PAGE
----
This paper concerns the judicialisation of administrative justice and is prompted by a recent decision of the UK Supreme Court. The case arose in the context of housing, but for these purposes is relevant insofar as it raises critical constitutional questions about, among other things, the relationship between the Strasbourg Court, the domestic courts and administrative justice. A homeless refugee is offered accommodation by the local authority in the form of a flat with one round and one oblong window in the living room. She turns down the ‘final offer’ on the ground that the windows remind her of the prison in Iran where she was tortured. She claims that this particular flat will exacerbate the post-traumatic stress disorder, anxiety attacks and other conditions from which she suffers. The question goes to a statutory review by a housing officer, who rejects her argument. She has thereby rendered herself homeless and ended the local authority’s obligation to house her.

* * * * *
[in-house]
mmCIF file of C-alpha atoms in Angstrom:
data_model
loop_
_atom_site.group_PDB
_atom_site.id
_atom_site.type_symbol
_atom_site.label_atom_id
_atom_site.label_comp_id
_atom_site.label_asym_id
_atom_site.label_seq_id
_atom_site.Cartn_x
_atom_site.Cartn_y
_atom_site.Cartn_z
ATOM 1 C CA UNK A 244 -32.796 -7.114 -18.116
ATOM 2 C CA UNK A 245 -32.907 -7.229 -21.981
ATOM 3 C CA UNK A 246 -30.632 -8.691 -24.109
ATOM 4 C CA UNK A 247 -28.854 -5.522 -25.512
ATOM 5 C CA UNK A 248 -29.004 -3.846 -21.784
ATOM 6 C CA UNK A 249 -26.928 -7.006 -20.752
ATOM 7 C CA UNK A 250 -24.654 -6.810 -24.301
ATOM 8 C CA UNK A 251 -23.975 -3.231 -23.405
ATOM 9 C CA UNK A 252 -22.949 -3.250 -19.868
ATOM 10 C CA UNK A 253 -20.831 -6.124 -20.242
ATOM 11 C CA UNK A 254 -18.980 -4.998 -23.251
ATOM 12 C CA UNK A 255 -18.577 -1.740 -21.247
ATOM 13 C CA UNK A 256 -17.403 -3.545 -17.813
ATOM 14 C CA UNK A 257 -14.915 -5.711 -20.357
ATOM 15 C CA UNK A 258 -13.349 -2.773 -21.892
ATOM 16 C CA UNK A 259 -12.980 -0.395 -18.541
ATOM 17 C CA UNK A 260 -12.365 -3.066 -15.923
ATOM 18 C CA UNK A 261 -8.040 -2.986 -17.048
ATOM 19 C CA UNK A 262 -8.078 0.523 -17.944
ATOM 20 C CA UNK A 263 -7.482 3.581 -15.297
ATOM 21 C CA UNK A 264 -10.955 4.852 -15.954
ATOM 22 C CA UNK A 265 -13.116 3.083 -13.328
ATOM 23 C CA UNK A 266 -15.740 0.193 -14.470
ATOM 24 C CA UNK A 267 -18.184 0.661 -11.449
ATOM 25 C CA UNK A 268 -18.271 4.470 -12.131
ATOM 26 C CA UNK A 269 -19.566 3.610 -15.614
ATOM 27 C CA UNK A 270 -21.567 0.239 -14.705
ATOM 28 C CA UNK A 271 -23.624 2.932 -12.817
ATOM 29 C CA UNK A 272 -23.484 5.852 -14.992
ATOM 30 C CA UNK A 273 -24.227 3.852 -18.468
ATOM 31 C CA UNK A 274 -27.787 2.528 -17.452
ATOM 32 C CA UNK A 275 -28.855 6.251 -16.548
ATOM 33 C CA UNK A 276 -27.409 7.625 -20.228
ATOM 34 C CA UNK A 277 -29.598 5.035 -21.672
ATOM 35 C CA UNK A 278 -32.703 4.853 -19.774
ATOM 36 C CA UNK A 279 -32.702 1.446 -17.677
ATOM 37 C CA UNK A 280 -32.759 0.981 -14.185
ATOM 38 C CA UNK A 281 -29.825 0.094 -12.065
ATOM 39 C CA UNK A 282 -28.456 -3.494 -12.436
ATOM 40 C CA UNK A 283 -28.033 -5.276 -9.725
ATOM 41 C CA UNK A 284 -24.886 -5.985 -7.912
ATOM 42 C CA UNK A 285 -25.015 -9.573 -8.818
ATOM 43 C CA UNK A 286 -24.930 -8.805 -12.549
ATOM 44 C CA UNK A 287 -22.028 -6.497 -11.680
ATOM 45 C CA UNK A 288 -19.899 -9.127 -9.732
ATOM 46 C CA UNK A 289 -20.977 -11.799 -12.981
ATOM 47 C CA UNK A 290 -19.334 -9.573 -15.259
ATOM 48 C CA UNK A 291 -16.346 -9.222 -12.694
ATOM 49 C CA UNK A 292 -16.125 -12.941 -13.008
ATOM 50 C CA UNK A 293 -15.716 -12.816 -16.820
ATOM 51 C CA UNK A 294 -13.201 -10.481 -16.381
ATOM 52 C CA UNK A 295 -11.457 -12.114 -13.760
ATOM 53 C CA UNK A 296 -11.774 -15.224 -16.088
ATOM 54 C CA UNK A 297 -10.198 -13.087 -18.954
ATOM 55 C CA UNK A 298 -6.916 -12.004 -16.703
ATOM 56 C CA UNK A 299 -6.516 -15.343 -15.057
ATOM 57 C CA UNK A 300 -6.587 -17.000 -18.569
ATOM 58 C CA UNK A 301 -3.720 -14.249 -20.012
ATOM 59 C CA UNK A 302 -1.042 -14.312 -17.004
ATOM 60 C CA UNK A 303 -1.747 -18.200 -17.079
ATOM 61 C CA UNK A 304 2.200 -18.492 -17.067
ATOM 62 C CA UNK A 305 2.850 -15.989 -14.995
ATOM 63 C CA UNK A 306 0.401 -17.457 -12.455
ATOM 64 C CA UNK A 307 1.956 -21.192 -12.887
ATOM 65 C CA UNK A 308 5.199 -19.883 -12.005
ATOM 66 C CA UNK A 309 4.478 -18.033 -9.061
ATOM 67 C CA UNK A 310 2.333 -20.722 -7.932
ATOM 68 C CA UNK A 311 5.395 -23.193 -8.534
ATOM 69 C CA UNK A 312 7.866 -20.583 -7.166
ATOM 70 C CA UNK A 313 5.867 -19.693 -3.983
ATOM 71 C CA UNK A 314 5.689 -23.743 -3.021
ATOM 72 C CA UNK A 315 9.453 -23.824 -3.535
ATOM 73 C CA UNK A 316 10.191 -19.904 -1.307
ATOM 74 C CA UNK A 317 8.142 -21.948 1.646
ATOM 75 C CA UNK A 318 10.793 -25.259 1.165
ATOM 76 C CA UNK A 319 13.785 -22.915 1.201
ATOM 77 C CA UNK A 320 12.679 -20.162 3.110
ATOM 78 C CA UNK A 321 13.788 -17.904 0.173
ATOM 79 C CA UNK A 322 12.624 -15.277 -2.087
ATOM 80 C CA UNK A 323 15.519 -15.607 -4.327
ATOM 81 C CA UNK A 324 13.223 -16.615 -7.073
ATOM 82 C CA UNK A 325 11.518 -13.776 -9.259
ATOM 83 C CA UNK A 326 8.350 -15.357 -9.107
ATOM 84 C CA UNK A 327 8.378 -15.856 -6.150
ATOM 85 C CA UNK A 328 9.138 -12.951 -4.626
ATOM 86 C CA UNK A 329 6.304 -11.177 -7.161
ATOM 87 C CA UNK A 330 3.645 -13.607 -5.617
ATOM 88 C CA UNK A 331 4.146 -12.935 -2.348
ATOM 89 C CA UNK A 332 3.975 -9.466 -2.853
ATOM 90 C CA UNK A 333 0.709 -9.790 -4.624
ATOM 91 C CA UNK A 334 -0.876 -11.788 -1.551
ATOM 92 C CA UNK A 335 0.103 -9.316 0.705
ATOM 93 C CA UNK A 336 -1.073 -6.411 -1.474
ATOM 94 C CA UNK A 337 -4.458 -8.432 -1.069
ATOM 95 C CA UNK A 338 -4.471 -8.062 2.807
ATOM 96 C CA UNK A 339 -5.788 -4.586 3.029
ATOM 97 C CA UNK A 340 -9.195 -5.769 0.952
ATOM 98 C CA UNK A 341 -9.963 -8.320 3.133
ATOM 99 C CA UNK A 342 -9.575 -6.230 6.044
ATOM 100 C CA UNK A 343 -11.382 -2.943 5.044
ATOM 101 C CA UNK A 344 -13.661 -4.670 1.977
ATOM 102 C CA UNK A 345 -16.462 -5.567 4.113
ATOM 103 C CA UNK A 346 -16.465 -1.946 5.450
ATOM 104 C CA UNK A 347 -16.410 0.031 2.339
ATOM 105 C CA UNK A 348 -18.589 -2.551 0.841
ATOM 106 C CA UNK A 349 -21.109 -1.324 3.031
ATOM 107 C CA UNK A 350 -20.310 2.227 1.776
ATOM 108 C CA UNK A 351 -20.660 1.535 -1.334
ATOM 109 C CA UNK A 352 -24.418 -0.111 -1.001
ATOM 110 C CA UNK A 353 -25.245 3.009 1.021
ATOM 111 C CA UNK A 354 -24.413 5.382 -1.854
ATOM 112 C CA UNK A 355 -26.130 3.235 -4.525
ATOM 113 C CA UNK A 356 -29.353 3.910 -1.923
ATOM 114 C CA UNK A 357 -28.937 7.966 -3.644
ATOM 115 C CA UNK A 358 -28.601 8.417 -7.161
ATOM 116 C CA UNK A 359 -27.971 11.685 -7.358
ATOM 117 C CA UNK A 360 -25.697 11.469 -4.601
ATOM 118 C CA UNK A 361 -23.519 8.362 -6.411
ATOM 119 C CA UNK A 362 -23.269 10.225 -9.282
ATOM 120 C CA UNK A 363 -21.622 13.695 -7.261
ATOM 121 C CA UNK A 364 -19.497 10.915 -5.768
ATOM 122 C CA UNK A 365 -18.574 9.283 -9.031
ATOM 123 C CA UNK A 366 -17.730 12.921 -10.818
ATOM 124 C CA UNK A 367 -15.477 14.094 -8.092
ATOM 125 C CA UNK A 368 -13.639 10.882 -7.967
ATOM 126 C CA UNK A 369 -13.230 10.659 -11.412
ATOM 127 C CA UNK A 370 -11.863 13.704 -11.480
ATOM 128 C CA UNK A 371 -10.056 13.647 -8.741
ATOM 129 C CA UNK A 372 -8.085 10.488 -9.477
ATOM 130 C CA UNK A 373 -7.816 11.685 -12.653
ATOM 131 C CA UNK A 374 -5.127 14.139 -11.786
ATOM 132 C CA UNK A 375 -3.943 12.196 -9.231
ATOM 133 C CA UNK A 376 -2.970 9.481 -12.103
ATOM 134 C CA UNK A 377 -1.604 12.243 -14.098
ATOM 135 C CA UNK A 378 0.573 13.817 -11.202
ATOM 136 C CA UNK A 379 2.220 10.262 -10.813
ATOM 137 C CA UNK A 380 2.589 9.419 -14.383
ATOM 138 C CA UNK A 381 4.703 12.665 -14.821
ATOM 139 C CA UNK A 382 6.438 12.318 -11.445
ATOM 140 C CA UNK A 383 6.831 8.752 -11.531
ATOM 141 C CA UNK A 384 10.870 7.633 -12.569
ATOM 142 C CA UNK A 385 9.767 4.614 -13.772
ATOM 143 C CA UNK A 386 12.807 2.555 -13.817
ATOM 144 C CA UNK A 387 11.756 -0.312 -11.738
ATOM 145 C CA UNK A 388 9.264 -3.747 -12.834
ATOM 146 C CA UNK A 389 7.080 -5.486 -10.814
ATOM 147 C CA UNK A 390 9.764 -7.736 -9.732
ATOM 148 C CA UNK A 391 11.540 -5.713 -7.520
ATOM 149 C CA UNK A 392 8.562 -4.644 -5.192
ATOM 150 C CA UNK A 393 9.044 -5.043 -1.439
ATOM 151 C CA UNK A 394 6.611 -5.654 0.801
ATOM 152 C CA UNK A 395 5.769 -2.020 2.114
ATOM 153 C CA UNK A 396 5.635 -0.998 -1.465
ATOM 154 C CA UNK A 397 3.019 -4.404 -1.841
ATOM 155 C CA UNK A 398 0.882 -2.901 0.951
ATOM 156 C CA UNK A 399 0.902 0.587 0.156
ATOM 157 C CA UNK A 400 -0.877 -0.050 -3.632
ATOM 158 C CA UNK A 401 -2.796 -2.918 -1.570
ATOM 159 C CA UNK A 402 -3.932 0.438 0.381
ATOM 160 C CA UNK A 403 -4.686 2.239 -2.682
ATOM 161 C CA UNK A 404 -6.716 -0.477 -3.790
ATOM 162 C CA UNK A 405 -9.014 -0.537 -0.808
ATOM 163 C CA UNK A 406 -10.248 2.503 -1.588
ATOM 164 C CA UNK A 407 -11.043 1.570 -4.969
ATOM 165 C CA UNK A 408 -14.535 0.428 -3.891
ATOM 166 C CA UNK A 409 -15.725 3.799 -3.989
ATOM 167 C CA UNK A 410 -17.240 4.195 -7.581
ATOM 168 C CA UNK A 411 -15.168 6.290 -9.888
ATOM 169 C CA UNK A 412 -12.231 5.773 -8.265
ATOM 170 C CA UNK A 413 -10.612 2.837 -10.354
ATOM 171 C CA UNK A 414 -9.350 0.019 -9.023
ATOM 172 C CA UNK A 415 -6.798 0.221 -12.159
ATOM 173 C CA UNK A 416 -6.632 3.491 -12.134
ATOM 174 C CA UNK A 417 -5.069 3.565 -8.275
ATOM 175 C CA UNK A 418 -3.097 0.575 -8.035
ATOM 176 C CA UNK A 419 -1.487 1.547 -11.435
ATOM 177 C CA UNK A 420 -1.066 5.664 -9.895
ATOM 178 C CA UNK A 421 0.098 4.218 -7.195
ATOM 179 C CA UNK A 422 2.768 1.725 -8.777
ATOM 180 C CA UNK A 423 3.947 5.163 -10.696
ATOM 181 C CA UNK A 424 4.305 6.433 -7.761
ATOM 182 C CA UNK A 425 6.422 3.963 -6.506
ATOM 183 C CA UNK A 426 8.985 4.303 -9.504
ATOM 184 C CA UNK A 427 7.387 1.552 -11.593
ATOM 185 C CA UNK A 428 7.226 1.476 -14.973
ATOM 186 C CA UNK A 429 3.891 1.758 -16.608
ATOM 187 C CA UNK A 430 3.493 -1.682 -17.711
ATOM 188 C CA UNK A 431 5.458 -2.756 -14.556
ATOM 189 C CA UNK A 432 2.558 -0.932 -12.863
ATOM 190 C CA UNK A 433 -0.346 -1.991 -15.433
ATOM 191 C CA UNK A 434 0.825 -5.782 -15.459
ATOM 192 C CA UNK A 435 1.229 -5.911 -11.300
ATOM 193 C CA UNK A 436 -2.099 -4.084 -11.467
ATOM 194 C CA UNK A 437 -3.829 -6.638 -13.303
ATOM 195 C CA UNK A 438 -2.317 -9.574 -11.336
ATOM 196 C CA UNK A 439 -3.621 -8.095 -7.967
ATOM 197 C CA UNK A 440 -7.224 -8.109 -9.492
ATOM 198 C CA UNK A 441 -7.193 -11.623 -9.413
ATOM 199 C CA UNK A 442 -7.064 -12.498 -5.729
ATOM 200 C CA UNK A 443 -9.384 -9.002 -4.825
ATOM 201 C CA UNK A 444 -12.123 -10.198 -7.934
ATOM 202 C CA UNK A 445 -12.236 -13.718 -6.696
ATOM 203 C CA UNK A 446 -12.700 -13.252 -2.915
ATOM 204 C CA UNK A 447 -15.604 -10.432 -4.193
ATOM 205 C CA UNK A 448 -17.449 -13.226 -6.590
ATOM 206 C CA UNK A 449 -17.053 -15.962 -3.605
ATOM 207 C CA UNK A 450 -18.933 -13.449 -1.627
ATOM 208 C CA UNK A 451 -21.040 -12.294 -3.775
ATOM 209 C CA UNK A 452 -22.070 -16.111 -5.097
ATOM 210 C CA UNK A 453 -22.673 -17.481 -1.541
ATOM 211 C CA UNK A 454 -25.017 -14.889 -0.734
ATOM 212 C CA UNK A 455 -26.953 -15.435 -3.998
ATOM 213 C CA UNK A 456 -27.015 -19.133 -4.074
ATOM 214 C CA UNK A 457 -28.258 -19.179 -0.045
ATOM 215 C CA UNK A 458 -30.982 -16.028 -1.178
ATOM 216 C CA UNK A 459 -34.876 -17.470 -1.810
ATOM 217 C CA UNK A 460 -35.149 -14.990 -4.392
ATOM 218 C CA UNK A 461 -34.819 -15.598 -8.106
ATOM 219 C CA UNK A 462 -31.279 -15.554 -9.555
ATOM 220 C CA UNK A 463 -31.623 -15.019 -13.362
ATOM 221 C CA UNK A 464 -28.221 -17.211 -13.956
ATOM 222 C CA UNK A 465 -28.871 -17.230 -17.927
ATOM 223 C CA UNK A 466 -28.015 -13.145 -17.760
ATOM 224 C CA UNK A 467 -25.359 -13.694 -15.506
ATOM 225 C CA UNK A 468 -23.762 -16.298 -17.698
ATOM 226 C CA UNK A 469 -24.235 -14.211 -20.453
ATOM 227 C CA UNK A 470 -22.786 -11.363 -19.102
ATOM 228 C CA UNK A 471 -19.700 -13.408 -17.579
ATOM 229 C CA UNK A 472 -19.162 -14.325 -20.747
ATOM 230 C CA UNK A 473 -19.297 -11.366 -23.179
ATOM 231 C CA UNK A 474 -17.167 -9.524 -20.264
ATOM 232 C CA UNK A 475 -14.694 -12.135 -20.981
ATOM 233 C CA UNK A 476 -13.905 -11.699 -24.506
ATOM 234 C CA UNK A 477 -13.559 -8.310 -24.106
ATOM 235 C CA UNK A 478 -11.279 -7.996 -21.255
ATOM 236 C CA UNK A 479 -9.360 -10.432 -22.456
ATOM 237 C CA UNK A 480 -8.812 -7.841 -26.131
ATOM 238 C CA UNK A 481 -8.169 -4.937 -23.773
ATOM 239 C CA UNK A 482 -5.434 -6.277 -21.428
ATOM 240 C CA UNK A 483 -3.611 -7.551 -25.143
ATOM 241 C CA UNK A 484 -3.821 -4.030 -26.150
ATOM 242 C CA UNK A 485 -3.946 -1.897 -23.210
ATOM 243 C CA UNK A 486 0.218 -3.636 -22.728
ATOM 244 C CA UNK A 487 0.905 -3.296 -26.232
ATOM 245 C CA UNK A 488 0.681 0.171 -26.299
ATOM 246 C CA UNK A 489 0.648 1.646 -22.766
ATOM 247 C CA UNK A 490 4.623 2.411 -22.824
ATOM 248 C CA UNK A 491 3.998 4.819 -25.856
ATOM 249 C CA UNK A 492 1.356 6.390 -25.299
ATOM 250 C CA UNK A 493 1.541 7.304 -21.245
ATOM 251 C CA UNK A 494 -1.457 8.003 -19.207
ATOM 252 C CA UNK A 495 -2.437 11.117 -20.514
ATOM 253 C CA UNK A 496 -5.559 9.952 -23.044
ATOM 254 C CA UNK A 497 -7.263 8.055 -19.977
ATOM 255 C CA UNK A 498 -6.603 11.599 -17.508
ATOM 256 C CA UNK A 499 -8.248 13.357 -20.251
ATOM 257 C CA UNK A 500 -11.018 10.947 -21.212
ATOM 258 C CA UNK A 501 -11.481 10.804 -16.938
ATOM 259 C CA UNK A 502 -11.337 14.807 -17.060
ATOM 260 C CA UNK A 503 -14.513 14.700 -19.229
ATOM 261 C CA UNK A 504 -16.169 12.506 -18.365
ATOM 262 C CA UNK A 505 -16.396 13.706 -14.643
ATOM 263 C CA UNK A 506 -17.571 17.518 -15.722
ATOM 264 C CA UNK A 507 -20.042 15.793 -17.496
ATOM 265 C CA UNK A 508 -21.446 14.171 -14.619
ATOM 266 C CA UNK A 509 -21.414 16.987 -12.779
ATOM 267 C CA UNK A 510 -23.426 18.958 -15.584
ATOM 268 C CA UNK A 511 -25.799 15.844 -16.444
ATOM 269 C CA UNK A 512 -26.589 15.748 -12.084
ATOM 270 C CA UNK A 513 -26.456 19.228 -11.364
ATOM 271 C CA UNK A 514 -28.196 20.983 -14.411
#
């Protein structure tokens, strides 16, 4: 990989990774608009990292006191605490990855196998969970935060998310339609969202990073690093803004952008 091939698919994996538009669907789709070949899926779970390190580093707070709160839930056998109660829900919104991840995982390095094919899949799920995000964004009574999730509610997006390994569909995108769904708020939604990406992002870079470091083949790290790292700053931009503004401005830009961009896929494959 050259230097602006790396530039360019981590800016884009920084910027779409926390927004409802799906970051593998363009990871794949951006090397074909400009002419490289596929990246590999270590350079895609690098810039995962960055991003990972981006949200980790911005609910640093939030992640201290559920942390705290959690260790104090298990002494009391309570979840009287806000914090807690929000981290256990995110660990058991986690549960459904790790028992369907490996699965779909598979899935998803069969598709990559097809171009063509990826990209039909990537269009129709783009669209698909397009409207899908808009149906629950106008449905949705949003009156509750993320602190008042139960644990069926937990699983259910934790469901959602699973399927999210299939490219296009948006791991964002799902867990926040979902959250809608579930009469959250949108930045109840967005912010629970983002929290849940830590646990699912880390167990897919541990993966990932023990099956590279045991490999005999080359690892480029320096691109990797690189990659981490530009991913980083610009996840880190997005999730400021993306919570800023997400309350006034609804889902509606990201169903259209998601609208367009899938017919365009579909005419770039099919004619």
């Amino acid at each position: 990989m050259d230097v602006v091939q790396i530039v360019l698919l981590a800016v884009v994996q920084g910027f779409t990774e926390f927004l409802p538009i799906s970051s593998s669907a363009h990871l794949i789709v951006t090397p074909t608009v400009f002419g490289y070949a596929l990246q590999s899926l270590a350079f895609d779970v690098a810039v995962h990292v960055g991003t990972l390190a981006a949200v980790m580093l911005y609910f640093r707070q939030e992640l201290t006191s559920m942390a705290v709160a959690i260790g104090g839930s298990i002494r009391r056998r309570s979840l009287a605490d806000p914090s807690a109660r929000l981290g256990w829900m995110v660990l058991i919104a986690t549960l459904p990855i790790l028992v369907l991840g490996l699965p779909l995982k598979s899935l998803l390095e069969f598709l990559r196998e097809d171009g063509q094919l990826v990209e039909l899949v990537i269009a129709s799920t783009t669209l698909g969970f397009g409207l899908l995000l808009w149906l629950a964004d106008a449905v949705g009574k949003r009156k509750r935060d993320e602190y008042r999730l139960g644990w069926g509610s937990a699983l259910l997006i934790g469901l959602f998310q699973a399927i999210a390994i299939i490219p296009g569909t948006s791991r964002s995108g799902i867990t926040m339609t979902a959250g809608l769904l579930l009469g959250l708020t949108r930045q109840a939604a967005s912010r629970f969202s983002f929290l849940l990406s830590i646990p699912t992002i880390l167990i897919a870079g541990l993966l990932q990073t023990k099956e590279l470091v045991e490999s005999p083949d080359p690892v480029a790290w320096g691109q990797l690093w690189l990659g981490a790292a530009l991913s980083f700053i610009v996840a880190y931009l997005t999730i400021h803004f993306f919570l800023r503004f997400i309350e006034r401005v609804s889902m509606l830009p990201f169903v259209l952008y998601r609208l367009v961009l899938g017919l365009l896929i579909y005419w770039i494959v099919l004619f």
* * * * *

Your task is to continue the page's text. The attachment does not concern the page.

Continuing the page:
What is there in these facts to require the attention not only of the housing review officer, but also of one county court judge, three Court of Appeal judges and five Supreme Court justices in addition? According to the Supreme Court in Poshteh v Royal Borough of Kensington and Chelsea, these facts raised two significant questions: First and most important, was this a situation governed by the European Convention (ECHR) and had the domestic courts been correct in their earlier rulings that it was not? Secondly, had the reviewing officer applied the right test to the situation and had her reasoning been correct? In its answer to these two questions, the Supreme Court acted to limit the inroads that the ECHR has long threatened to make into administrative law and practice, aiming to limit the judicialisation of administrative justice. This paper considers and commends the Supreme Court’s reasoning, arguing that the decision is a promising instance of a “Parliament Square Axis” for reasonable interpretation of human rights law.Read Full Report